WHAT WOULD THE CORGIS DO?

Thoughts on software remodeling and legacy code.
  • Boosting Confidence in Your Code
    NOV 29, 2016 Written by David Grieser

    I was looking for inspiration for my next blog topic and read through some of my old posts. I came across one called “Confidence From Your Code” that originally appeared on Femgineer in 2014. I thought: “Perfect! It's been a few years since I wrote that, I now work with Corgibytes and have even more legacy code experience, I'll update my thoughts.”

  • Corgis' First Computers
    NOV 24, 2016 Written by Jocelyne Morin-Nurse

    Working on a remote team, we need to be extra creative to find ways to socialize, get to know each other better and even share a few laughs. Those natural moments like a quick hello-how-are-you in the hallway just don't happen. That's why we've enlisted the help of our very own custom bot member, Ein.

  • Free Class on Continuous Integration, Continuous Delivery, and DevOps!
    NOV 22, 2016 Written by Jocelyne Morin-Nurse

    Our beloved Chief Code Whisperer, M. Scott Ford, was invited – again – to be a guest lecturer at the Harvard Extension School. Watch this FREE class on continuous integration, continuous delivery, and DevOps from our own “Bob Vila of the Internet” (and special thanks to Trainer and Coach Richard Kasperowski, Teaching Assistant Wendy Wong, the Harvard Extension School, and the amazing students in the Agile Software Development class).

  • The Importance of Empathy
    NOV 15, 2016 Written by Nickie McCabe

    Over the past year, we’ve written a lot about empathy on this blog. We’ve discussed empathy-driven development, the empathy spectrum, and the fact that empathy is a skill. And like any skill, it can be learned and takes practice to build. But perhaps one of the most important posts was actually an update to an existing one.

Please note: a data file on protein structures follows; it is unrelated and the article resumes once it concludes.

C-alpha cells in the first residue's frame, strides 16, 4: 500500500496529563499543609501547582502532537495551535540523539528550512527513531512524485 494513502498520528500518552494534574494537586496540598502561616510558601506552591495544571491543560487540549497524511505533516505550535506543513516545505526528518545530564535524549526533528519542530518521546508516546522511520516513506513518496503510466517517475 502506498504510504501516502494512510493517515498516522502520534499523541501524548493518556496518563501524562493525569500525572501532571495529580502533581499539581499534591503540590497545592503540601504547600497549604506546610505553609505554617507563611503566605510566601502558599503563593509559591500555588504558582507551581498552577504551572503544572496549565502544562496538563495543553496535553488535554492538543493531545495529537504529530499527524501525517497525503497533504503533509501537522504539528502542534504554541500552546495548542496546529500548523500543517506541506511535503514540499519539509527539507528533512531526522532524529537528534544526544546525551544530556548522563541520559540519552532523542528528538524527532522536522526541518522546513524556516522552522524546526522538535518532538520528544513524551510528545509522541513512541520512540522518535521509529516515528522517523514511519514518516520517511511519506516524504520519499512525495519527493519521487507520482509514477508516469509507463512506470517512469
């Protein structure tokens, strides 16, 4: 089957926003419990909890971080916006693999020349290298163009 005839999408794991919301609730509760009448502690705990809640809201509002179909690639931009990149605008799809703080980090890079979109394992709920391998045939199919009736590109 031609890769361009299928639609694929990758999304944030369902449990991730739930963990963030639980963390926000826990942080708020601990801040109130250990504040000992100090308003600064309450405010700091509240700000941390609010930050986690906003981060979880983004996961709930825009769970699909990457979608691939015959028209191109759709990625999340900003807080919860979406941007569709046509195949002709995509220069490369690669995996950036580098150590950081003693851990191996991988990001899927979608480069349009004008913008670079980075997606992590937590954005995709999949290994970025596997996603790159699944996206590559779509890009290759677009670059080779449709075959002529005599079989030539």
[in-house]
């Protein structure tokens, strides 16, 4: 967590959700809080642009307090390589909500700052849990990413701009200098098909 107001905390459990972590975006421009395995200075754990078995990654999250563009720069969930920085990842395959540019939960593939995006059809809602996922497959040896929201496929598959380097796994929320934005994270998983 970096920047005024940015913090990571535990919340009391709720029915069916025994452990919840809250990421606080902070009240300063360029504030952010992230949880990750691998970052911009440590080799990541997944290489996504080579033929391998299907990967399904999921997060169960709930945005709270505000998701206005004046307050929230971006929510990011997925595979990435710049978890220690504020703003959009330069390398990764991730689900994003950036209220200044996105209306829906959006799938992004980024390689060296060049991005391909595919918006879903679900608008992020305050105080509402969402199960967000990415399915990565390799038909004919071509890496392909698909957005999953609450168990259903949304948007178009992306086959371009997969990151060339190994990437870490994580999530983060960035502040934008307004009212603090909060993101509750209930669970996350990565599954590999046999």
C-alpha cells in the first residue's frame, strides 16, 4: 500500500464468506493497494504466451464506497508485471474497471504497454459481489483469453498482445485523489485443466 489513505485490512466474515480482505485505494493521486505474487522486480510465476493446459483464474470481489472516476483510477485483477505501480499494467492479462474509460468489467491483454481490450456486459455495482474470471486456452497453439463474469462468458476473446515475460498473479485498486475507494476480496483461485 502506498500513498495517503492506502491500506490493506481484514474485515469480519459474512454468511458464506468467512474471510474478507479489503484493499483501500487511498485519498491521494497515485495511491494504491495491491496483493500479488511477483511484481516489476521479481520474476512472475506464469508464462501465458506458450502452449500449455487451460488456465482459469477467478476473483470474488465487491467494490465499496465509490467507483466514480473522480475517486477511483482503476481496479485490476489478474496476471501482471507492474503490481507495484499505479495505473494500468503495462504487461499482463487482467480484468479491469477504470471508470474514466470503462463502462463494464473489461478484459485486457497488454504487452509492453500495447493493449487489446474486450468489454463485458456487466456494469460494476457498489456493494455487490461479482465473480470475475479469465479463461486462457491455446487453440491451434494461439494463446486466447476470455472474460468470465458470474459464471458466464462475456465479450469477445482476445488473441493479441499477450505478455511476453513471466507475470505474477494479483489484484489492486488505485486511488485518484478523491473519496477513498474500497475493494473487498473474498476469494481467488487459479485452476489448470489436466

• A Brief History of Enterprise Software - Part 1, Making the World a Better Place
    NOV 10, 2016 Written by Brian Bassett

    As a person who has worked in enterprise software and technology for almost 20 years, I always marvel at how different this industry looks from twenty, ten, or even just five years ago. Over the last two years, the landscape has shifted for classic enterprise vendors like IBM, Oracle and Microsoft in dramatic ways, but the massive tectonic shifts we now see have only been due to the incremental changes deep below the surface for decades.

  • Highlights of This Year's EuroClojure and ReactiveConf
    NOV 8, 2016 Written by Kamil Ogórek

    If you love old architecture and castles, you'll fall for Bratislava. Easily one of the most beautiful places you can visit in Europe, this Slovakian capital is small enough that you can drive/walk quickly to most places, but big enough to fill your schedule for a few days. It may surprise some to find out that, when it comes to software development, the area is very quickly becoming one of the European tech hubs. Last month, Bratislava hosted two big conferences in one week.

  • Throwaway Code
    NOV 1, 2016 Written by M. Scott Ford

    Over the years, I've heard a lot of different attitudes regarding code that’s going to be thrown away. Let me be clear here. I’m not talking about code that we think might get thrown away. I’m talking about code that we know will get thrown away.

  • I'm in the Band
    OCT 27, 2016 Written by Jocelyne Morin-Nurse

    Last Friday, I caught a friend’s band at a local pub. I know how it sounds. “A friend’s band. That’s cute.” Except it’s not like that. This friend is an exceptional guitarist. When he plays, it’s like watching Joe Satriani, Jimmy Hendrix, Slash. His instrument becomes an expression of his soul.

  • Testing an Angular Application
    OCT 25, 2016 Written by Catalina De la cuesta

    I recently started writing tests for an Angular application, so I had to go through the entire process of researching the tools, installing and setting up the libraries, writing the tests and learning the tricks. Here's what I discovered.

  • Git Blame Isn't for Incrimination
    OCT 18, 2016 Written by David Grieser

    When building a feature or fixing a bug, you will be reading the code that exists. One thing I do often is ask, “Why was this done this way?” Programming is not a binary profession. Fuzzy logic would be a better way to explain how problems get solved. Just as programmers' experiences vary, you can find many solutions to get from 0 to 1. So, when I want to answer my initial question, I leverage git blame.